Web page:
A moderate aftershock rattled the Middle East on Thursday, and caretakers of the Great Pyramids at Giza discovered that the previous day's deadly quake has spread slight cracks in a 5,000-year-old burial chamber.
The 20-second, magnitude-5.4 aftershock was centered south of the Israeli resort of Eilat on the Gulf of Aqaba, the same as the original quake Wednesday, Israel's Institute for Petroleum Research and Geophysics said.
Wednesday's earthquake rocked seaside communities in Egypt, Israel, Jordan and Saudi Arabia and spread panic across a wide arc of the Middle East. Buildings toppled, electricity was cut, and at least 10 people were killed.
There were no immediate reports of major injuries or damage from Thursday's aftershock, although electricity and some phone service was interrupted in Eilat.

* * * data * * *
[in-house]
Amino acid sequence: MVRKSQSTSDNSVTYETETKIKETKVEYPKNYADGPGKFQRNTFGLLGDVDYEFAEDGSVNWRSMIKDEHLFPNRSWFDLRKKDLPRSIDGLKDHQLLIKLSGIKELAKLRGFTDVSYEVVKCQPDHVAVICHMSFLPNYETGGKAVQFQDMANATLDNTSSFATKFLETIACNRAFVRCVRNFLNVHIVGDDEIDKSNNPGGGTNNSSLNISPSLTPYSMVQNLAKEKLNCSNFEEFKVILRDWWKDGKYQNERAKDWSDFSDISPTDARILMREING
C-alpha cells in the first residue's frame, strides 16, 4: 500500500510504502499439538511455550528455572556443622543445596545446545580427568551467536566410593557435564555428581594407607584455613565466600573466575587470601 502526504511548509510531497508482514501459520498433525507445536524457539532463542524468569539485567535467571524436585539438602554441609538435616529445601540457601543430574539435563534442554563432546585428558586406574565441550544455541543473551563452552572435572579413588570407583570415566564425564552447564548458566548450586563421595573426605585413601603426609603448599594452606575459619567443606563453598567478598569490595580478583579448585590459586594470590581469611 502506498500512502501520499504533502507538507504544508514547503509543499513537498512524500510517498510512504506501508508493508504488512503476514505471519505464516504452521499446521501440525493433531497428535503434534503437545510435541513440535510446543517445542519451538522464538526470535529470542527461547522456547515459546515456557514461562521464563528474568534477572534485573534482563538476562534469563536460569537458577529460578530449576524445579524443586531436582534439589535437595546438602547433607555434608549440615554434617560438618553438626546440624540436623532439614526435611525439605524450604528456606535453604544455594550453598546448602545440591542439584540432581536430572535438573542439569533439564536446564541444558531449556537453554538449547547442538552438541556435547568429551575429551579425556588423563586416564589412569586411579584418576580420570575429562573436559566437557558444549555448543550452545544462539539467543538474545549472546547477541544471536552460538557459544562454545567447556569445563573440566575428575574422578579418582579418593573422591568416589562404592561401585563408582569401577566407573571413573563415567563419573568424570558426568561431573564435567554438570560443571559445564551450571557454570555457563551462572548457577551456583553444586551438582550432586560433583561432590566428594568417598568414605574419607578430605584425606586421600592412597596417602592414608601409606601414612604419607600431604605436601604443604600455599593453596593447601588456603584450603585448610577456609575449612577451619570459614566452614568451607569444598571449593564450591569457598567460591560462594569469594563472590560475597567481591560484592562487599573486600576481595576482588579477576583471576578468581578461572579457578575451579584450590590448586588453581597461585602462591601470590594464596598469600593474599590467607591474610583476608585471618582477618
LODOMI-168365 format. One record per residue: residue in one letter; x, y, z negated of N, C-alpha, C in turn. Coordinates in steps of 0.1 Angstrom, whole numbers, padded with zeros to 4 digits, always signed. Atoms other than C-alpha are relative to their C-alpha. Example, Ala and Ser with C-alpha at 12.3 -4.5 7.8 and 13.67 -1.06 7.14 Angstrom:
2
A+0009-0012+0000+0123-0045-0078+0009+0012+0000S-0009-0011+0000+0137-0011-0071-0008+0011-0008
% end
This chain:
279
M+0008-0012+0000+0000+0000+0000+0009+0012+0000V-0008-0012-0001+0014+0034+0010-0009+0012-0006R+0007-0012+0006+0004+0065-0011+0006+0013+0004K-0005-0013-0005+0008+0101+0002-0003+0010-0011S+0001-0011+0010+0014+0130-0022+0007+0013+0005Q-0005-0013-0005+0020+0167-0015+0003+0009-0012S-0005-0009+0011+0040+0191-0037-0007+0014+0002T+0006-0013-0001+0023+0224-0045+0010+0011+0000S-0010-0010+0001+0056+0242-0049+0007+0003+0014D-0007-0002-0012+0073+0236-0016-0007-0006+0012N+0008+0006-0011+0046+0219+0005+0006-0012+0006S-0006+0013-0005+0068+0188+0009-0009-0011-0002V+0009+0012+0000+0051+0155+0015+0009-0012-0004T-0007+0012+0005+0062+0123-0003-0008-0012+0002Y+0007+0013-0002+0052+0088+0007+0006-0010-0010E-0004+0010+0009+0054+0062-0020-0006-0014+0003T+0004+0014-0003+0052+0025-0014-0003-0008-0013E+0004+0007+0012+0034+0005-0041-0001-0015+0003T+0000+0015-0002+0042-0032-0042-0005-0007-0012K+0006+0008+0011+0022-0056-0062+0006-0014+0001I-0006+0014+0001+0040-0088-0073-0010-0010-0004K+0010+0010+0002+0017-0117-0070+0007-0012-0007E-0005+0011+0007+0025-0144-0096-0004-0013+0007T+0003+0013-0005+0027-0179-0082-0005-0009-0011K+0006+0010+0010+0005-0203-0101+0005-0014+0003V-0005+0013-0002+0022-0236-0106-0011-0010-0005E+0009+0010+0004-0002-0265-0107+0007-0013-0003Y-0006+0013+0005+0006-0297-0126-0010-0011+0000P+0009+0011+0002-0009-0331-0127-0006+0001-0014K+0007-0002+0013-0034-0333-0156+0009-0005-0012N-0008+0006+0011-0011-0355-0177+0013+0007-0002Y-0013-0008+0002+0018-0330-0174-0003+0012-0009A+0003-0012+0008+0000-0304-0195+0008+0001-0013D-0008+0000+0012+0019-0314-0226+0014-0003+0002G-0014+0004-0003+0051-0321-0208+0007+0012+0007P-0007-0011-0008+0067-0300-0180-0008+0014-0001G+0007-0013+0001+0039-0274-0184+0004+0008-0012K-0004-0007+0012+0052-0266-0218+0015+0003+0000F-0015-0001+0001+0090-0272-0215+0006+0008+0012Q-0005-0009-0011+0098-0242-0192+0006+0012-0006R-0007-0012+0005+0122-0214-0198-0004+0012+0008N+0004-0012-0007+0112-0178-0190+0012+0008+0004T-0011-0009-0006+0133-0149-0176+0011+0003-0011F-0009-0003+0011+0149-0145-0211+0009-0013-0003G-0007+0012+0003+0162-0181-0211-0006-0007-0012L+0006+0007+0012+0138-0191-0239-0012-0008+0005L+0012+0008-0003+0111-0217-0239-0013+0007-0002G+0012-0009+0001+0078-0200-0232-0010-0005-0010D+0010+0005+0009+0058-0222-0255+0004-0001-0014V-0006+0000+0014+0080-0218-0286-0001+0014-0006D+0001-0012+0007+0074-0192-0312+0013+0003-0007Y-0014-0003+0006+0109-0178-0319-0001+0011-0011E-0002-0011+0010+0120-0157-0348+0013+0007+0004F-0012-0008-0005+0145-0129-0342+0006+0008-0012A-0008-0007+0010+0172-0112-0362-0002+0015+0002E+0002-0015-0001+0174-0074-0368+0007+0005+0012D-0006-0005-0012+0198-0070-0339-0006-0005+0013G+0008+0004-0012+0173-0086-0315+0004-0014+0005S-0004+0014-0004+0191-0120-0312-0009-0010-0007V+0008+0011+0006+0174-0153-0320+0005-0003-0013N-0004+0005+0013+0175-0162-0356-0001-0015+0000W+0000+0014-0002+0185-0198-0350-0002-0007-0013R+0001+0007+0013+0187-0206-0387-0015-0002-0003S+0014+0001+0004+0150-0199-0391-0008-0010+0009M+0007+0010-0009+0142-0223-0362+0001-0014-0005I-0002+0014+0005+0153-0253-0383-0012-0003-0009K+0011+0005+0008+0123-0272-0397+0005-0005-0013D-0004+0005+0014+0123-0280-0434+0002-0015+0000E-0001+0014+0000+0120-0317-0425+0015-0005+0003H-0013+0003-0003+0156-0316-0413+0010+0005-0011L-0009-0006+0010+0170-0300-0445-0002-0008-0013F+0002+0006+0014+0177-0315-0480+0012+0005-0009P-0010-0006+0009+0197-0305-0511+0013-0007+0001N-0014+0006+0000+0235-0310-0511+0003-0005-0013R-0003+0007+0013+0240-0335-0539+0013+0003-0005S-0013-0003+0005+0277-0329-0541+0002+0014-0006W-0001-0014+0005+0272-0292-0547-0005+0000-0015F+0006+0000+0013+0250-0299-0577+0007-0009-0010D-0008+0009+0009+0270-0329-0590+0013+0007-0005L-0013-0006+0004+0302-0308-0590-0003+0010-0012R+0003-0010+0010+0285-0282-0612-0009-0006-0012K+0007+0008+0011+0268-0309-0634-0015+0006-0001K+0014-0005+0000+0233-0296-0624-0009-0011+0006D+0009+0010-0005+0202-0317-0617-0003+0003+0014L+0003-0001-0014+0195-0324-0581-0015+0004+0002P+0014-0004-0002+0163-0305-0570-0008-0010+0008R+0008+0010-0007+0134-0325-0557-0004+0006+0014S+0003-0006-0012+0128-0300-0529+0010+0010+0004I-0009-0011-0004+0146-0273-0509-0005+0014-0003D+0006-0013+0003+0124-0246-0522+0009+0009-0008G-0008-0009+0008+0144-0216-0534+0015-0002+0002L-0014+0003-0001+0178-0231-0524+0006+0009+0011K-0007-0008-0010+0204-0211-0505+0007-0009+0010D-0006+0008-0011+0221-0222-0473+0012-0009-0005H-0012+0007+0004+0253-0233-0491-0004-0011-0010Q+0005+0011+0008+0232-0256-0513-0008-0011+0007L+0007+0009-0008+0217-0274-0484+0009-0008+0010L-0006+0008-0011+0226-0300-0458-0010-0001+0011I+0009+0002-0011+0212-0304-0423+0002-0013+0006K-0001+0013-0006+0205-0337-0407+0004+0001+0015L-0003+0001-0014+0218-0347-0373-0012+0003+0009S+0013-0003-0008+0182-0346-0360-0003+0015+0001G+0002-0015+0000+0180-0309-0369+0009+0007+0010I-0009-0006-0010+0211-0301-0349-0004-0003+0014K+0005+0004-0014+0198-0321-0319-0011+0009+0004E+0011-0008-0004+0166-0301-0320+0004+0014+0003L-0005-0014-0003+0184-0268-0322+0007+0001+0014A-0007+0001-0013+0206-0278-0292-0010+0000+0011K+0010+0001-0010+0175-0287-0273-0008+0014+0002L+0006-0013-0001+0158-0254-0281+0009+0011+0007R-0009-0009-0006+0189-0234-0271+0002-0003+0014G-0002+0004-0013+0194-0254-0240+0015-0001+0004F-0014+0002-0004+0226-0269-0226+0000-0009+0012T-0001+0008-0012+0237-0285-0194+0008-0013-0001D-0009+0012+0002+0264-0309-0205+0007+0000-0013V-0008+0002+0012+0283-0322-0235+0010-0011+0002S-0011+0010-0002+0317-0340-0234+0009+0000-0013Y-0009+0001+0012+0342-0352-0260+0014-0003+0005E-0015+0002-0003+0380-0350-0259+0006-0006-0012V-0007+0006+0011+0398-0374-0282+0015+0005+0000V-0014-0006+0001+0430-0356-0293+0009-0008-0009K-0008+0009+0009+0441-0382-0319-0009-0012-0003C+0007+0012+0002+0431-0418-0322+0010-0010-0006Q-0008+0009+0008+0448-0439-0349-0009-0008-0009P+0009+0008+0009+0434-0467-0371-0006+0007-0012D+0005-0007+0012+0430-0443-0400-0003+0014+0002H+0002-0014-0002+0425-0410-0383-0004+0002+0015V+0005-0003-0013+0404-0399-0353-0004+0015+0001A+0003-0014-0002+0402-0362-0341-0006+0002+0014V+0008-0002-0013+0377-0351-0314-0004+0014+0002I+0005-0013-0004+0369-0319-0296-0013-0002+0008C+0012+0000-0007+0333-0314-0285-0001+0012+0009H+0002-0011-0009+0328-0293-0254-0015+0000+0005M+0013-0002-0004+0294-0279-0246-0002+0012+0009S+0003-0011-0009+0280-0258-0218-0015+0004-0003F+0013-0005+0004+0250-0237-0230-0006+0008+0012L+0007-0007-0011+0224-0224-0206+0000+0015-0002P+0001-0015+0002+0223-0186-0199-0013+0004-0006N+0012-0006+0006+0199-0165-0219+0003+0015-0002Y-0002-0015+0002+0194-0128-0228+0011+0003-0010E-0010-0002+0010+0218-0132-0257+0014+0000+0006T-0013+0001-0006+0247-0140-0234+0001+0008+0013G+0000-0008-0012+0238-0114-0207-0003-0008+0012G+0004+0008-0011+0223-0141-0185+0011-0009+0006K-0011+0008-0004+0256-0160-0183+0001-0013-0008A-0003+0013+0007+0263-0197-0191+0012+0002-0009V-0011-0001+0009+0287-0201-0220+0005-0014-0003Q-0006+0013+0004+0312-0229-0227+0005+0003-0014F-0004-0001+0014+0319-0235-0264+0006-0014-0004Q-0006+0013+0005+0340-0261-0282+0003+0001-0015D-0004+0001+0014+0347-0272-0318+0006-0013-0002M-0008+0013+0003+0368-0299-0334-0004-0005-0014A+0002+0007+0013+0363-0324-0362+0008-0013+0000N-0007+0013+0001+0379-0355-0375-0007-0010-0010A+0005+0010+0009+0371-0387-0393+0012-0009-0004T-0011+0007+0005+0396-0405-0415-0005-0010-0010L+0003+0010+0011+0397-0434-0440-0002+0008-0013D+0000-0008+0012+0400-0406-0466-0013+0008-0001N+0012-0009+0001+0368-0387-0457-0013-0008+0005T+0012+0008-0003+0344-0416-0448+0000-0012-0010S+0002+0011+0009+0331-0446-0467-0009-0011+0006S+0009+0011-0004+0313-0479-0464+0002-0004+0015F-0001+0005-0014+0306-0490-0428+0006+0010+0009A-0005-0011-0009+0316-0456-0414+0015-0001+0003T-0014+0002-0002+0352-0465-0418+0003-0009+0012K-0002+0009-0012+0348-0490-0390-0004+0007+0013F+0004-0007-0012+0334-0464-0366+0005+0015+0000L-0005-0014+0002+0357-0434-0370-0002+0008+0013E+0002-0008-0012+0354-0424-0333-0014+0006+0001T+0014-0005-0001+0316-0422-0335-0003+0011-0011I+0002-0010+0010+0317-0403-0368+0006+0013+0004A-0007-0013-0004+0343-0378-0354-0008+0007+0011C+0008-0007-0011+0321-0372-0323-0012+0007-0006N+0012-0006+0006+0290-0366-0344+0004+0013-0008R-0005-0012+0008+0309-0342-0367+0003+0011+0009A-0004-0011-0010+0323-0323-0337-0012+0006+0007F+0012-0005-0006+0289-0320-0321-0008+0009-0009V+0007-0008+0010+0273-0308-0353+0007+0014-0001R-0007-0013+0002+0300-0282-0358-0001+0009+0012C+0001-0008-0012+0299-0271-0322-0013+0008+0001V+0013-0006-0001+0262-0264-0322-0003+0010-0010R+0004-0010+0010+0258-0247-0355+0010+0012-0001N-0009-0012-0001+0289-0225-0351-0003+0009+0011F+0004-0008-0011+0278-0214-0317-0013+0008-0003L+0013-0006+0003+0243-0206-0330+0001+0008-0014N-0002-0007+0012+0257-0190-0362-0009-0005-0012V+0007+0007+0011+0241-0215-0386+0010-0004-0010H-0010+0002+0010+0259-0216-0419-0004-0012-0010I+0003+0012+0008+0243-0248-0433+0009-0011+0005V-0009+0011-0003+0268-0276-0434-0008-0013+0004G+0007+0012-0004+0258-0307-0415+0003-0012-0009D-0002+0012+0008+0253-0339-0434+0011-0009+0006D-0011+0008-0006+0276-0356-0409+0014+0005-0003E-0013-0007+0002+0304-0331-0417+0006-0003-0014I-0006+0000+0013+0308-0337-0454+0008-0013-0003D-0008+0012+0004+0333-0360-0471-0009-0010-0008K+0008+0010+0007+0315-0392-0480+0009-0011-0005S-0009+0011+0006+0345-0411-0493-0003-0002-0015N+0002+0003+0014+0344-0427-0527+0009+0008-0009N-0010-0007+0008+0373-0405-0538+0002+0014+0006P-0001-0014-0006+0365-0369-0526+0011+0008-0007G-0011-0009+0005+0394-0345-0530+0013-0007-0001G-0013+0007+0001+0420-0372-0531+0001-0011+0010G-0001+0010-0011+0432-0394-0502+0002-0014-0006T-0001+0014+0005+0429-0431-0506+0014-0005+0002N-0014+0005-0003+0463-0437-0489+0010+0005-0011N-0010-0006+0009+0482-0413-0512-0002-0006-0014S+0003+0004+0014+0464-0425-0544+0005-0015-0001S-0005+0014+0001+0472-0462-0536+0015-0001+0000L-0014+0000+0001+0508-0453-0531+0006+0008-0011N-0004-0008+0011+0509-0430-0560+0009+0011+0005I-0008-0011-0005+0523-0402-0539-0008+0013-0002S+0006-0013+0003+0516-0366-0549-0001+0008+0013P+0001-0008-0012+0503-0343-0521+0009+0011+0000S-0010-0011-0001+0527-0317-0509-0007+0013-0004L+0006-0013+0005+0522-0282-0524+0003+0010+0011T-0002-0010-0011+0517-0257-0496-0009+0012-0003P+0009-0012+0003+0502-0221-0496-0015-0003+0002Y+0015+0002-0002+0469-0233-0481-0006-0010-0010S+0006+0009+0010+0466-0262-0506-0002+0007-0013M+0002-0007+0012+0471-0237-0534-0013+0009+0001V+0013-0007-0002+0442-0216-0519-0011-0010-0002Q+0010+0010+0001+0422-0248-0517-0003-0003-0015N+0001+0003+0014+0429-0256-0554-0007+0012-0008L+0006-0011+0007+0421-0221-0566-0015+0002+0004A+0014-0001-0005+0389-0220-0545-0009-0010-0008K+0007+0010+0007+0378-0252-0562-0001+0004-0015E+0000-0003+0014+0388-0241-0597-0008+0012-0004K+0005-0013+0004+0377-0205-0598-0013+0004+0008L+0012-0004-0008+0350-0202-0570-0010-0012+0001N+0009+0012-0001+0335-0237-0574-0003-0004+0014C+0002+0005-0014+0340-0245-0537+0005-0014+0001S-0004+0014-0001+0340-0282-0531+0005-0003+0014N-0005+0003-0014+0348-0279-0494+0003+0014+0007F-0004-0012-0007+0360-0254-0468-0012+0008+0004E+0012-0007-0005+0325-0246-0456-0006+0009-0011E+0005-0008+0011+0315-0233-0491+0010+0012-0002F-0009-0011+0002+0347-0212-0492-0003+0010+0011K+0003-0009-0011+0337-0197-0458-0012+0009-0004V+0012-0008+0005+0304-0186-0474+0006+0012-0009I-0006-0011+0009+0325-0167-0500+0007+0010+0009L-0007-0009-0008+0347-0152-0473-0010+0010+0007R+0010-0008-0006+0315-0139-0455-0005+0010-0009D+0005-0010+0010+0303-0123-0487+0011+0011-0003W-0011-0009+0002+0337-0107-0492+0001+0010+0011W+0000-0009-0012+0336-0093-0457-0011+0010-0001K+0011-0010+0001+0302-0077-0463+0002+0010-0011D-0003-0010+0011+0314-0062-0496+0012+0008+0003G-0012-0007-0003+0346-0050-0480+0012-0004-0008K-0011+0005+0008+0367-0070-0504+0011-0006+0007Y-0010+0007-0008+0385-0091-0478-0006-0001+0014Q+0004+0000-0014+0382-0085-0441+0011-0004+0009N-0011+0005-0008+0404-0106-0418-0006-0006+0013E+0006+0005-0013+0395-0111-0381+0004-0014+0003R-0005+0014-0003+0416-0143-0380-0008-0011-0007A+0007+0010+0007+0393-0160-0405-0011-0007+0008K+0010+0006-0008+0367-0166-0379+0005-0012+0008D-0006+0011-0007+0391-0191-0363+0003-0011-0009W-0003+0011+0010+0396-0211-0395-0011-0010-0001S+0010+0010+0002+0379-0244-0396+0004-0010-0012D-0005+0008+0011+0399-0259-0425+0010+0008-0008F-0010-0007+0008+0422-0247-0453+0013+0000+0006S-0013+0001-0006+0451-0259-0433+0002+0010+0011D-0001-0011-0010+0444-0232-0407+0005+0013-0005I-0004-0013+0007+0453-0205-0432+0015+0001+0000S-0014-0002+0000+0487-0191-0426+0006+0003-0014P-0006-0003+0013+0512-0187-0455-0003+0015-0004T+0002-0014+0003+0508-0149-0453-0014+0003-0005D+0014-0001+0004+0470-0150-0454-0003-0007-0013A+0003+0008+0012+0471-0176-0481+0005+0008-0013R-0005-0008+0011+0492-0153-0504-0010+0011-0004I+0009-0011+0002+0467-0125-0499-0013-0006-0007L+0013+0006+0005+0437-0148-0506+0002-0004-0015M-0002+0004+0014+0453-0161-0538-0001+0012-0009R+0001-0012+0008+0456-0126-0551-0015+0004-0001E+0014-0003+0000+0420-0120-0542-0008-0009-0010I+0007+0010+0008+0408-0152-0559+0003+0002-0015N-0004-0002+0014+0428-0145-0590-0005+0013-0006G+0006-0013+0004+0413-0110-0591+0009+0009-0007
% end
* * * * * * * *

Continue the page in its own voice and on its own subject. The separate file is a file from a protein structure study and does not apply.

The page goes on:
In Cairo, Zahi Hawass, director of antiquities on the Giza Plateau, said the tremor caused a crack 20 inches long and three inches wide in the burial chamber of the pharaoh Chephren, ruler of Egypt between 2589 BC and 2530 BC.
The chamber is in the pyramid that lies between the Great Pyramid of Cheops and the much smaller pyramid of Mycerinos.
Chephren's pyramid was closed Oct. 10 for what is expected to be a three-month repair project for damage caused by tourists and time.
In Libya, the official news agency aired Libyan geology experts' contention that Wednesday's shaking actually was the result of Israeli nuclear tests in the Gulf of Aqaba.